A quick tidy round to get rid of dead or yellowing leaves, squashing as many whiteflies and scales under the leaves as possible... nowhere near enough though as they will persist now until we get a decent spell of very cold weather ... adding three canes with bottles on top to create a taller cage as that broccoli has a lot of growing to do by next March before we can start to harvest it, and there it is, ready to keep the pigeons off through the Winter months: a renovated brassica cage
Two of the Brussels sprouts plants are looking pretty good and should give us enough for Christmas Dinner at least. The other two are spindly little things with no sign of a button between them, but i have left them in as we can always eat the sprout tops as greens when we need to. Not quite sure why two have grown so well and two have not, but as it is the two nearest to the plank of wood holding down the edge of the netting, I suspect mouse tunnels under their roots might have something to do with it. Note to self: make sure this can't happen next year, use a couple of bricks instead. As you can see from the photos, the plants are well staked to make sure their roots stay steady in the ground and don't get rocked about in high winds. This is worth the small effort it takes as it helps good solid sprout-buttons to form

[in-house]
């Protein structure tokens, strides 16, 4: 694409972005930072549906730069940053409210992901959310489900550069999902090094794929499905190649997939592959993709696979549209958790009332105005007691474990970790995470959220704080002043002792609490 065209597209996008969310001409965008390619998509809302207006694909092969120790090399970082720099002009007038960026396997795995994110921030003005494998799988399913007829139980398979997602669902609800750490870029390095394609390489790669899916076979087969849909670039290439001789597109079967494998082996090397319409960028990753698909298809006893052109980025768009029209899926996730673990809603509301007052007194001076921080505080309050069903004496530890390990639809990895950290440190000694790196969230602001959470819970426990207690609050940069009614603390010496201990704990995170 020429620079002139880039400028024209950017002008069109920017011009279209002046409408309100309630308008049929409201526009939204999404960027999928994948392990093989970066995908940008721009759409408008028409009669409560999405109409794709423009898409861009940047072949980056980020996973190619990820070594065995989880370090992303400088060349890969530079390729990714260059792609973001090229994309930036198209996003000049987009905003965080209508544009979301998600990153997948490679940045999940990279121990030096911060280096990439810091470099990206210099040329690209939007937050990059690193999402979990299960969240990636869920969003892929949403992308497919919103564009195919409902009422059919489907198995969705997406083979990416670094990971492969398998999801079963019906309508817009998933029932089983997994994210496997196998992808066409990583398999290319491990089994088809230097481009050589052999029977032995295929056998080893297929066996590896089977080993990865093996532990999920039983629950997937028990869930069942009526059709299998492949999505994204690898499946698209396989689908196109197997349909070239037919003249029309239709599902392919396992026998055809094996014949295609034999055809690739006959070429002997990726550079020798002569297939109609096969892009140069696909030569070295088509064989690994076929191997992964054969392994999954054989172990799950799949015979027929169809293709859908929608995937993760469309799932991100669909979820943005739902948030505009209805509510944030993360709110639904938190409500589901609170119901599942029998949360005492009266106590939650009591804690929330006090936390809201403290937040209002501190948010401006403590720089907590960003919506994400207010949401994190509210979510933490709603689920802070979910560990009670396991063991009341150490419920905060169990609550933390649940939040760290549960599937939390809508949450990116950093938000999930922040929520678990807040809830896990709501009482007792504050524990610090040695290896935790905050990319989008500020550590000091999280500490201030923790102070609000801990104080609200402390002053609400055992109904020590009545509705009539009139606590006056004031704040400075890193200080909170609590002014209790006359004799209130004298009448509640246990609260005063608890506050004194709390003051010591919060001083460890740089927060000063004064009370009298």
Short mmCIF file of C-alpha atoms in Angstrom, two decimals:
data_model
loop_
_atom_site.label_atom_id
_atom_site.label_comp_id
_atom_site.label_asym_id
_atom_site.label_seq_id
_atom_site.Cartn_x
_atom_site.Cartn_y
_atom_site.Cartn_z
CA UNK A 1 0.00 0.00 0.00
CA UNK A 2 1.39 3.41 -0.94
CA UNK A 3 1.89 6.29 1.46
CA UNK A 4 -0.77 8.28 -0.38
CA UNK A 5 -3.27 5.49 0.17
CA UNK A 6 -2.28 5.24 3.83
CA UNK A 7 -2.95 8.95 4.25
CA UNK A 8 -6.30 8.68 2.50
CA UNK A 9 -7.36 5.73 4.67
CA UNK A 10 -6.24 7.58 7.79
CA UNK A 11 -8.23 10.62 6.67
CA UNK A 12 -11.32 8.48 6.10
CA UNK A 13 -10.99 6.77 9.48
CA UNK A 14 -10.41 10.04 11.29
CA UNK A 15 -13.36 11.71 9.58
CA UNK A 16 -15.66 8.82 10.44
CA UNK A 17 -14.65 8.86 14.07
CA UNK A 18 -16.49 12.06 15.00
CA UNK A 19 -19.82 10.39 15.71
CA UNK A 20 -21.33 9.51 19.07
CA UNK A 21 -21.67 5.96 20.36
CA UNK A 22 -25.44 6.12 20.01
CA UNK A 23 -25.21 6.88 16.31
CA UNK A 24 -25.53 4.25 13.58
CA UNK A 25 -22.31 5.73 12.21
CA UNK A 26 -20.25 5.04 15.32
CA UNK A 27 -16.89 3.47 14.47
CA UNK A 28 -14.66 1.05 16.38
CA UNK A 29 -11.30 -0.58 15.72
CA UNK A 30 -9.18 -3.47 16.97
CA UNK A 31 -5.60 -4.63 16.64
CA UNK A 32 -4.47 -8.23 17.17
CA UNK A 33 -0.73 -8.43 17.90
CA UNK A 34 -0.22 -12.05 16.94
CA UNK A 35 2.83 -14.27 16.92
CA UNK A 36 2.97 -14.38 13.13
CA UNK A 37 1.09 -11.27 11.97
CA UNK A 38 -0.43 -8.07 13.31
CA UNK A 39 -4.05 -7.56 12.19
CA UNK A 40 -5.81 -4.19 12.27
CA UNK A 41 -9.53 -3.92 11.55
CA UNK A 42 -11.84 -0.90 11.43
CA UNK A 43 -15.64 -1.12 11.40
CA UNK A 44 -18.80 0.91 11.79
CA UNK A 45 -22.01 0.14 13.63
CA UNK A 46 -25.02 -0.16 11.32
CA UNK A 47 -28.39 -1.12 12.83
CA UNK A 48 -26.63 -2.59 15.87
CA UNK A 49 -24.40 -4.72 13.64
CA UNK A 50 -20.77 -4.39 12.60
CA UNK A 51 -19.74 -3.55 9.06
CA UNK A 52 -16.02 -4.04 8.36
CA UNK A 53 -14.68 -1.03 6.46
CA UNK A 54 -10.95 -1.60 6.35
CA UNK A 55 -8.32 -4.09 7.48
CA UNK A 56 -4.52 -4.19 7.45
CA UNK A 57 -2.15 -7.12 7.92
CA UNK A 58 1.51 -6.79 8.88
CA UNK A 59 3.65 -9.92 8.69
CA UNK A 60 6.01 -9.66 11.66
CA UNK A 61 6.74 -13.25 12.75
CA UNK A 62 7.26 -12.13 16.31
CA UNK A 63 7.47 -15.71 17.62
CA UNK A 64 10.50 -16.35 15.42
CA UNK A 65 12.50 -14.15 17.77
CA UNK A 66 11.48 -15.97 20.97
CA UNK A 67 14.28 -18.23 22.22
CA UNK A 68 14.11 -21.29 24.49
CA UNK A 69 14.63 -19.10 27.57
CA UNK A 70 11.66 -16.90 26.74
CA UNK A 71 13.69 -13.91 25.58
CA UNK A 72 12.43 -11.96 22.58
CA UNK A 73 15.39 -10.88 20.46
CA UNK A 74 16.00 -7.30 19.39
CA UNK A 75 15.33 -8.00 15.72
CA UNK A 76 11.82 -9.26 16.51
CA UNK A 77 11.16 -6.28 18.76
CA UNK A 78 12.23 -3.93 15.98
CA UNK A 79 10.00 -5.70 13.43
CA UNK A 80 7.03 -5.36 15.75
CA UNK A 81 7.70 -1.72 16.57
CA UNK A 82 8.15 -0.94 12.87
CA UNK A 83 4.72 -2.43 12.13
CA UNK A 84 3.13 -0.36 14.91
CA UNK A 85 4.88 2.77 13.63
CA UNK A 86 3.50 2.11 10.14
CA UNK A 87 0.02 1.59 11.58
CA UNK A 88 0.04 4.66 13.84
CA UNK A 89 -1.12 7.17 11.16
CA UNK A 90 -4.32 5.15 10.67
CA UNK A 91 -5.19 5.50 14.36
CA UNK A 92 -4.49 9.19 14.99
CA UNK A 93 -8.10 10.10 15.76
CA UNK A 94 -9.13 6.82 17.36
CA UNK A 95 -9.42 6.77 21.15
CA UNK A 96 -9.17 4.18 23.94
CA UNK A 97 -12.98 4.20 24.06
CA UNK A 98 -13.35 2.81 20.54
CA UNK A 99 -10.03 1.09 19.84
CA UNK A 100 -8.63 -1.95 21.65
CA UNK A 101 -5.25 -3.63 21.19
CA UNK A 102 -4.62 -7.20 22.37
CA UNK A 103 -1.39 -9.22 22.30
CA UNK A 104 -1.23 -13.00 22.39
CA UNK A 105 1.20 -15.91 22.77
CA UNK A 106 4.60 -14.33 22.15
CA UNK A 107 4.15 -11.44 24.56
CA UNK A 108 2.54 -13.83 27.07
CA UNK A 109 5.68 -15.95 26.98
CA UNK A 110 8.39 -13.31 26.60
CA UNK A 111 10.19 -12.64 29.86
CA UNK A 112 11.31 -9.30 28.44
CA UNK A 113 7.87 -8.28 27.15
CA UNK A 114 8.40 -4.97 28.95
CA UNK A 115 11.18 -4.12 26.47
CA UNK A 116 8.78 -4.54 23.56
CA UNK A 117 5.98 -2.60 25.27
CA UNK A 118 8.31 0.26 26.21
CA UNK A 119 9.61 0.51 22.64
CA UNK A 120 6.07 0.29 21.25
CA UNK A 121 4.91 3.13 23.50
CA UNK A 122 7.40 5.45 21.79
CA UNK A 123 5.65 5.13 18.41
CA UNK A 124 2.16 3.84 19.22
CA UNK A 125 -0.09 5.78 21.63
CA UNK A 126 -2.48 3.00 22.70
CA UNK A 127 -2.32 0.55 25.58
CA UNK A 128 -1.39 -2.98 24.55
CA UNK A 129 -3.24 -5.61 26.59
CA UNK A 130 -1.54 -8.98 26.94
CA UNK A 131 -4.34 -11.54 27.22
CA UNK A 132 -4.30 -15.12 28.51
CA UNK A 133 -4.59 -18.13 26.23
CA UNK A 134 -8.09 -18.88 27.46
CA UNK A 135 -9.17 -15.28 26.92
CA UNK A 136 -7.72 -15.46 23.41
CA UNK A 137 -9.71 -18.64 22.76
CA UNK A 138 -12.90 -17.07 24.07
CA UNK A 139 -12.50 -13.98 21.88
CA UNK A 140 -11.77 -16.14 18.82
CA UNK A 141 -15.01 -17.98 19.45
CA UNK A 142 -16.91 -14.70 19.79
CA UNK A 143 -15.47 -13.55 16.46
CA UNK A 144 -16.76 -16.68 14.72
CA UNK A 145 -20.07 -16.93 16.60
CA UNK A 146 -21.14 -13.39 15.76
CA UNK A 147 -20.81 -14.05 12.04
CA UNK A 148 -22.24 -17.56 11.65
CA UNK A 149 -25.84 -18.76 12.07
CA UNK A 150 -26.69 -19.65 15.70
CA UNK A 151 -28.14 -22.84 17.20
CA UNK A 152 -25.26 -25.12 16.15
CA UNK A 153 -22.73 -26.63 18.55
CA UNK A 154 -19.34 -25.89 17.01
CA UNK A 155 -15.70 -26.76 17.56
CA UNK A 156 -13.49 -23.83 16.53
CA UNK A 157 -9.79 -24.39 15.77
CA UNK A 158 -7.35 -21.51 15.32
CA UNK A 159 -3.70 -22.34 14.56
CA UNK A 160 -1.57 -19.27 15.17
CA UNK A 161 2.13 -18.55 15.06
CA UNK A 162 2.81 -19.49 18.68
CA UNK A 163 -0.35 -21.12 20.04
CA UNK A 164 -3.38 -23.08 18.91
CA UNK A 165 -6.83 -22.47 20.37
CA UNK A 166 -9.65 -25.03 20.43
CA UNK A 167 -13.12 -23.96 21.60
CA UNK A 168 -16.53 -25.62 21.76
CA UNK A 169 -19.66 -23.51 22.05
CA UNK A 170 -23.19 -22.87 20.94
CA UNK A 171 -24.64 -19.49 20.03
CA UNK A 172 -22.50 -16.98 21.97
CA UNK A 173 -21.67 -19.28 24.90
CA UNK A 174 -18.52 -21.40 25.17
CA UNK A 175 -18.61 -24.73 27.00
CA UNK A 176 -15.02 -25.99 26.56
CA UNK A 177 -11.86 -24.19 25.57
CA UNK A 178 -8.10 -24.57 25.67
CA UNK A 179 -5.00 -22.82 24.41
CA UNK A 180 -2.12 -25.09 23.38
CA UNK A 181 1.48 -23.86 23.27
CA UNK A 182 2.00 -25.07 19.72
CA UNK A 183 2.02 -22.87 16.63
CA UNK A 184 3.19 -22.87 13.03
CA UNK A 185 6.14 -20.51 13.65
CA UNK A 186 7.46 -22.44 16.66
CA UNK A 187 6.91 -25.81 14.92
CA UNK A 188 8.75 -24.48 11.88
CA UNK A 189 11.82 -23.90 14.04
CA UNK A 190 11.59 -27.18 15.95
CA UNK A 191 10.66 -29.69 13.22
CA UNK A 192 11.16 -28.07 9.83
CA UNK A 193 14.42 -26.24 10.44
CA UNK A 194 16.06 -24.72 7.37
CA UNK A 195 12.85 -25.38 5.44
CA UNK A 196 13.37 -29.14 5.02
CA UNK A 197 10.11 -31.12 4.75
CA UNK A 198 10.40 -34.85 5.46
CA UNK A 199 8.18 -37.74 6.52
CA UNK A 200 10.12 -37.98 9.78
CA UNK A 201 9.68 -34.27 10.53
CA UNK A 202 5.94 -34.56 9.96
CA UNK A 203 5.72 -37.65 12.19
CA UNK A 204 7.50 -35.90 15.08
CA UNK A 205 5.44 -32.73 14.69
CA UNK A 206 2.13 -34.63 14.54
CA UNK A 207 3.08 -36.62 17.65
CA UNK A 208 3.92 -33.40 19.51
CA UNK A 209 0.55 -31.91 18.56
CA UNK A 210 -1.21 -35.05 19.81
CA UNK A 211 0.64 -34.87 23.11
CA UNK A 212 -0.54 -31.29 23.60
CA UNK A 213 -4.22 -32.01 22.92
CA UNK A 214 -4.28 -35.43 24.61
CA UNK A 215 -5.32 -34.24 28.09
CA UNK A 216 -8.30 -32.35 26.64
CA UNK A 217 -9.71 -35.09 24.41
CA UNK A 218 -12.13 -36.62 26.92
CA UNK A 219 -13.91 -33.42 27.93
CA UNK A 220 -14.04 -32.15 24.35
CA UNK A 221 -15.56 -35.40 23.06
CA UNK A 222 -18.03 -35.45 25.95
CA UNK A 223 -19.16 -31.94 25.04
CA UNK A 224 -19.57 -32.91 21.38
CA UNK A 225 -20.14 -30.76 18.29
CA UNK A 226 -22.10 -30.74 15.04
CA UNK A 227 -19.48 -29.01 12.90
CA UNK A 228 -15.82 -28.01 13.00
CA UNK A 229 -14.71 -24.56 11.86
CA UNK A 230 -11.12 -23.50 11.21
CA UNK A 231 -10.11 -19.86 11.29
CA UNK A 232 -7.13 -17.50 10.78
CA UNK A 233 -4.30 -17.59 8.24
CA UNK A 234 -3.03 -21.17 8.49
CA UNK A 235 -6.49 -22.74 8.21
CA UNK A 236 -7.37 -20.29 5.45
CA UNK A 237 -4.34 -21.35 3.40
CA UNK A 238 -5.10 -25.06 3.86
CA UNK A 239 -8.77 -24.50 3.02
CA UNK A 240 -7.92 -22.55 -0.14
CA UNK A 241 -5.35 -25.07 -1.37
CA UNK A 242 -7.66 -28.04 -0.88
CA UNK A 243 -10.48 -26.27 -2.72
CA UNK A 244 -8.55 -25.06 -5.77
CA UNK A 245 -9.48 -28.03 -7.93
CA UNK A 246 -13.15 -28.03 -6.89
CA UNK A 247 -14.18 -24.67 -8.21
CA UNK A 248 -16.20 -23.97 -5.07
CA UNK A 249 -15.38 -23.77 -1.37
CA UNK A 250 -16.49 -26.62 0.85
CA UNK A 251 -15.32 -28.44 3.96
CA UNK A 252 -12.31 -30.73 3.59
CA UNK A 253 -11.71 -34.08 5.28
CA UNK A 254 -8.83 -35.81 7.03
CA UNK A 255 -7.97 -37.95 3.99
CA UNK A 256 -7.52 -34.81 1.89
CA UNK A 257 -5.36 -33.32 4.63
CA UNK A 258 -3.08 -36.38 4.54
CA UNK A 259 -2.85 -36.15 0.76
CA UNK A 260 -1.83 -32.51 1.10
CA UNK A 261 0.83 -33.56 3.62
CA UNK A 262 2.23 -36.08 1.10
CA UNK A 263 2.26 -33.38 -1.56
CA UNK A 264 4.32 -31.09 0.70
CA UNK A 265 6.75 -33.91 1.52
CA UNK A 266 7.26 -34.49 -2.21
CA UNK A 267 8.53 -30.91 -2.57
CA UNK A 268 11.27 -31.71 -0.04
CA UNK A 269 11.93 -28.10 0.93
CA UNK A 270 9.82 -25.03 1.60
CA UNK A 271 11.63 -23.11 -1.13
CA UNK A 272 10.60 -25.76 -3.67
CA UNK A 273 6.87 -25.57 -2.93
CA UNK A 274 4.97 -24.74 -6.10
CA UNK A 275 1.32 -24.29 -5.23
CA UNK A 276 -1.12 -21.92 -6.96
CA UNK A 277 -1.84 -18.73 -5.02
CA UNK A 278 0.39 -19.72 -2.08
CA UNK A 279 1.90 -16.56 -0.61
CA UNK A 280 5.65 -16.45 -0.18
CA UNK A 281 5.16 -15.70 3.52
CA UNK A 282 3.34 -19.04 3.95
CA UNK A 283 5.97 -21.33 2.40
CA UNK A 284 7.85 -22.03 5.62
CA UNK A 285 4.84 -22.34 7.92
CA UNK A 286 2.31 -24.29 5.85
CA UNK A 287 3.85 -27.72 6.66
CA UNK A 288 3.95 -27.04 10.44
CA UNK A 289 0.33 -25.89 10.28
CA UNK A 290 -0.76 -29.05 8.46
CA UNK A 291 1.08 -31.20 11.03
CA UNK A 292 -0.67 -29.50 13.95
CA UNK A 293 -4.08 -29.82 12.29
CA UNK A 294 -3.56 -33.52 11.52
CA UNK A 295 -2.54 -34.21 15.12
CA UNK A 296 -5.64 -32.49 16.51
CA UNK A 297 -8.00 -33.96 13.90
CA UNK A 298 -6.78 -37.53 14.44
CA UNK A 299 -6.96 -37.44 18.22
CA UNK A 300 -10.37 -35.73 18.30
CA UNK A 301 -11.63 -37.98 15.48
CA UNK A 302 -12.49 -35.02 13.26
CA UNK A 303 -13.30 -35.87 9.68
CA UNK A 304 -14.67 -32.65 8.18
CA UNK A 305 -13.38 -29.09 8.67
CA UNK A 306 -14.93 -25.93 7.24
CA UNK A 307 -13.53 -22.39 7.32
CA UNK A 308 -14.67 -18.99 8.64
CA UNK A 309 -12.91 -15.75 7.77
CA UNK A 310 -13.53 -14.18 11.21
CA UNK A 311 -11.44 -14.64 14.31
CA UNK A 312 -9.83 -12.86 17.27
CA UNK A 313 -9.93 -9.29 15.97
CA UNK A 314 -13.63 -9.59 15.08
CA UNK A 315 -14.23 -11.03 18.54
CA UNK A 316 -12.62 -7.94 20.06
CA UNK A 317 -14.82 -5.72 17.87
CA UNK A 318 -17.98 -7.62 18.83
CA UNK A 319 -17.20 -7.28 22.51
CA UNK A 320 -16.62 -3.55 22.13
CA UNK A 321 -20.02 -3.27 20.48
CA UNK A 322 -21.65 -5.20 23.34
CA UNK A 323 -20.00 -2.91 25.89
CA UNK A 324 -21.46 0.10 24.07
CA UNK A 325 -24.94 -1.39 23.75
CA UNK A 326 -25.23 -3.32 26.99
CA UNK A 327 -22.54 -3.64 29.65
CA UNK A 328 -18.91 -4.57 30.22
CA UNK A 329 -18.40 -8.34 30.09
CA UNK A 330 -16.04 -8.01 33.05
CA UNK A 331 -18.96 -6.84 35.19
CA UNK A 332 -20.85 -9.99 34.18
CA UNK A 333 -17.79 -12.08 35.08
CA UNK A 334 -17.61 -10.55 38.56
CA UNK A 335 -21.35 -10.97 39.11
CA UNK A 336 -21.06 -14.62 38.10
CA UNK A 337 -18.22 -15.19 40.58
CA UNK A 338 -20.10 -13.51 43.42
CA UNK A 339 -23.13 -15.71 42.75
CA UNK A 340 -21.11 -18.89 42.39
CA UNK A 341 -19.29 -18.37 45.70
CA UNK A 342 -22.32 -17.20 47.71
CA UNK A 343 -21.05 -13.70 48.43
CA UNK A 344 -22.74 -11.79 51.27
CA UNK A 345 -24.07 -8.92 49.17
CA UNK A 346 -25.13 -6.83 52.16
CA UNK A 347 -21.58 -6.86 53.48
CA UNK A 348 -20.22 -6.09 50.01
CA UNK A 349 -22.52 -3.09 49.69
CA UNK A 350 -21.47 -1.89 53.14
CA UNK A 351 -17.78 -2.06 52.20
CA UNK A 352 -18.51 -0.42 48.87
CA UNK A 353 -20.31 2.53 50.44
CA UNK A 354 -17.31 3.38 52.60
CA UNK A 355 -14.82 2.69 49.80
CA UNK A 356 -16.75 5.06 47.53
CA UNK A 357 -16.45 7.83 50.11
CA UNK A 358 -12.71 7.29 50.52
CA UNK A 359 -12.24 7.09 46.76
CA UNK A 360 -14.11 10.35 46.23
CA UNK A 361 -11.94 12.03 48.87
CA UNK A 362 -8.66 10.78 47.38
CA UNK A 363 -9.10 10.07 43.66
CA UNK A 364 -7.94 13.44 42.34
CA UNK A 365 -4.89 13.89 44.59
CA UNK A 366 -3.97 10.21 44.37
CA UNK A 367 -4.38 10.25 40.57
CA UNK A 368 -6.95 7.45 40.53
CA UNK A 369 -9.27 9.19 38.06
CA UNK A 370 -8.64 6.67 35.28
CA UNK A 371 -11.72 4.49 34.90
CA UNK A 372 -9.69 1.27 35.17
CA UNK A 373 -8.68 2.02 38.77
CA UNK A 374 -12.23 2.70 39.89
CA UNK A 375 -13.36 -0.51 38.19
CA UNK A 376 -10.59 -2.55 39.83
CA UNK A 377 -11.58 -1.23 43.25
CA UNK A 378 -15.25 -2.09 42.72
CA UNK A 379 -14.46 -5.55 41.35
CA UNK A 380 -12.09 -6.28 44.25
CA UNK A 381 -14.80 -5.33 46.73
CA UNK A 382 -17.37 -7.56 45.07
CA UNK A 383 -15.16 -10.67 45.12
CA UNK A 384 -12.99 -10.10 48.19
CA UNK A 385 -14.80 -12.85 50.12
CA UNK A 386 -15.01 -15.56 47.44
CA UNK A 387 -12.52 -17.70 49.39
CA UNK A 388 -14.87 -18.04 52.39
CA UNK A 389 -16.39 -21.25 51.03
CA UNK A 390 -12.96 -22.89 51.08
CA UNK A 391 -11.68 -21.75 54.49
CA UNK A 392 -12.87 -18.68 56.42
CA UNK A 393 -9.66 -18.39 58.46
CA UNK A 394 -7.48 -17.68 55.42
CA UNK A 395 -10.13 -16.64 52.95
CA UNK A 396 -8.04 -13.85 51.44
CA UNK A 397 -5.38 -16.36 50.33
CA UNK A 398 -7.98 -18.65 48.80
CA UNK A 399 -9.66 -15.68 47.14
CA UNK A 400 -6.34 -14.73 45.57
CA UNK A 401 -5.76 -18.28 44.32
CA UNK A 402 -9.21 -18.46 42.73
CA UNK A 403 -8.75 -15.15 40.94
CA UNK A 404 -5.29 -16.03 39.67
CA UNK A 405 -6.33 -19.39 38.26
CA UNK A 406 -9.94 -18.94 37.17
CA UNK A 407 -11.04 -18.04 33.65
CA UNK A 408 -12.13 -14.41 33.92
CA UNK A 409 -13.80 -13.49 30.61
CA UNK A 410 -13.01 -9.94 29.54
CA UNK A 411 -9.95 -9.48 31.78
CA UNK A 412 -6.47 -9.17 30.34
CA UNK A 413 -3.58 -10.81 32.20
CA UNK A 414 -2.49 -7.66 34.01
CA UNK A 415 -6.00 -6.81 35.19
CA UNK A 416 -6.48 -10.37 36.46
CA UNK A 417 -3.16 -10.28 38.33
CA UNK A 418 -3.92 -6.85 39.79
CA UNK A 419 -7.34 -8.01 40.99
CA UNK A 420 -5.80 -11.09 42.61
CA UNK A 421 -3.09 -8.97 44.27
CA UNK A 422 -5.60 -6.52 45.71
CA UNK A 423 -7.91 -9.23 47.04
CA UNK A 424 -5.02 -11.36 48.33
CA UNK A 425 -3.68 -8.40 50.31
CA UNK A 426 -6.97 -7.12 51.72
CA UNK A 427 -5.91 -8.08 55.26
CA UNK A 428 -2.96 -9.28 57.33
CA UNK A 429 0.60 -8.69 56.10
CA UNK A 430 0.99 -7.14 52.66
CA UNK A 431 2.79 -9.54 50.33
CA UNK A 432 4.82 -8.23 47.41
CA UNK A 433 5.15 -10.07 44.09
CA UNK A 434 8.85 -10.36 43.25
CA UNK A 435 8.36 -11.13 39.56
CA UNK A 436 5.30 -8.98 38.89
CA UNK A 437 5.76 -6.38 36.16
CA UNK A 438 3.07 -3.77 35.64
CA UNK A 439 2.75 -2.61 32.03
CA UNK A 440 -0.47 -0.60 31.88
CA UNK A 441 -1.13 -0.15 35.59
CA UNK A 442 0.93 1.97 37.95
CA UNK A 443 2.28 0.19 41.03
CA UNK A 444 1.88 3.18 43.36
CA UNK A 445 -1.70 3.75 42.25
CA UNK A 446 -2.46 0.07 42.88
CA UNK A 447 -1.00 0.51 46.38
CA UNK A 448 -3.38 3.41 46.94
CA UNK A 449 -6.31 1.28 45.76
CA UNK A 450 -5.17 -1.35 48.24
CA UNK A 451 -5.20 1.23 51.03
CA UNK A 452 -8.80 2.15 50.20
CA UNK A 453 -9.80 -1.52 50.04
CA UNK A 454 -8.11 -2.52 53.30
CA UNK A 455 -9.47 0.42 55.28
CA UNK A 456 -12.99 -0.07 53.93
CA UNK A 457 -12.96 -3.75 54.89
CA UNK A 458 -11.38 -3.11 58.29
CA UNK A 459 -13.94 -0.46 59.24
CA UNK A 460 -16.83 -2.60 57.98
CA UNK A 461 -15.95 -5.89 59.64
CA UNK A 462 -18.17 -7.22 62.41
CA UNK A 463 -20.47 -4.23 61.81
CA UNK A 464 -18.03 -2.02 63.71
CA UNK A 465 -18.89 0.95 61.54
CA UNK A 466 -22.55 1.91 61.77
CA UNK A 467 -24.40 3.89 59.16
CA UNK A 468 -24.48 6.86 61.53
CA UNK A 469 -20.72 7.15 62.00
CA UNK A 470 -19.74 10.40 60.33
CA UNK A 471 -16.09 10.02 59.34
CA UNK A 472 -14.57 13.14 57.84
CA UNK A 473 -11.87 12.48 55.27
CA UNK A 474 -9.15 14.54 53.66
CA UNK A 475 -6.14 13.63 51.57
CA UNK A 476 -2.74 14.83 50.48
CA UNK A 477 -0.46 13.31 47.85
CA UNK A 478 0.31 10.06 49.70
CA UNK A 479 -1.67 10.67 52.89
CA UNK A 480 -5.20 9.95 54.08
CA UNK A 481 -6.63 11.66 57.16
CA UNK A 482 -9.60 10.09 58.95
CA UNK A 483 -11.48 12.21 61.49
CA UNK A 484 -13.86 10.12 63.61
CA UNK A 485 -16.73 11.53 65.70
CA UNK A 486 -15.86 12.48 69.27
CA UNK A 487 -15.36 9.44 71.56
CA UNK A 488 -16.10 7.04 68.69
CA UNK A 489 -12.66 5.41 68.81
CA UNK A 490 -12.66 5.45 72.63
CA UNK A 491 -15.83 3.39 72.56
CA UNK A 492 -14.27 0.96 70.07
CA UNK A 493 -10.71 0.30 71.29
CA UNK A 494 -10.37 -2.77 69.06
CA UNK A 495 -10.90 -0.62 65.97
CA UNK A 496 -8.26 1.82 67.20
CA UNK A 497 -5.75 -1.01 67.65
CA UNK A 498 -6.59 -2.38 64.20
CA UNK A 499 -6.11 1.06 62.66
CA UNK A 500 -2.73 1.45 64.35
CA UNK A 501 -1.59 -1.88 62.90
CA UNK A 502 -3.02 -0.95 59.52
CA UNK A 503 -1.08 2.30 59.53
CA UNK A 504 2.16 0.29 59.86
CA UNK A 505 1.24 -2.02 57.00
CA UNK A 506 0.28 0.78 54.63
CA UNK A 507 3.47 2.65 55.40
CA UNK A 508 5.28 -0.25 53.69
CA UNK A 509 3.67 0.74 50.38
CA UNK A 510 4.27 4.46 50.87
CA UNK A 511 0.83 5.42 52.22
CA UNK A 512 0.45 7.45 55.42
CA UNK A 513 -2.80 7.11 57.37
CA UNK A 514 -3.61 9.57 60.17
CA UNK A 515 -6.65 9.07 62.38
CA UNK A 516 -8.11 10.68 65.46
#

We did have a rather unusual harvest this week: beetroot leaves. We have some roots stored on a bucket of compost, covered with a thick layer of cloth to keep the light out, on a shelf in the garage. When I took the cloth off, just look what was there ... bright red leaves!
These are sweet and succulent, with a very good beetroot flavour, much stronger than the taste of fresh green leaves. They are a very welcome addition to salads right now, and are definitely going to be harvested as long as they continue to grow. The roots will get slightly soft eventually, as the moisture to grow the leaves is mainly drawn from them, but they will be fine to roast for a good while yet!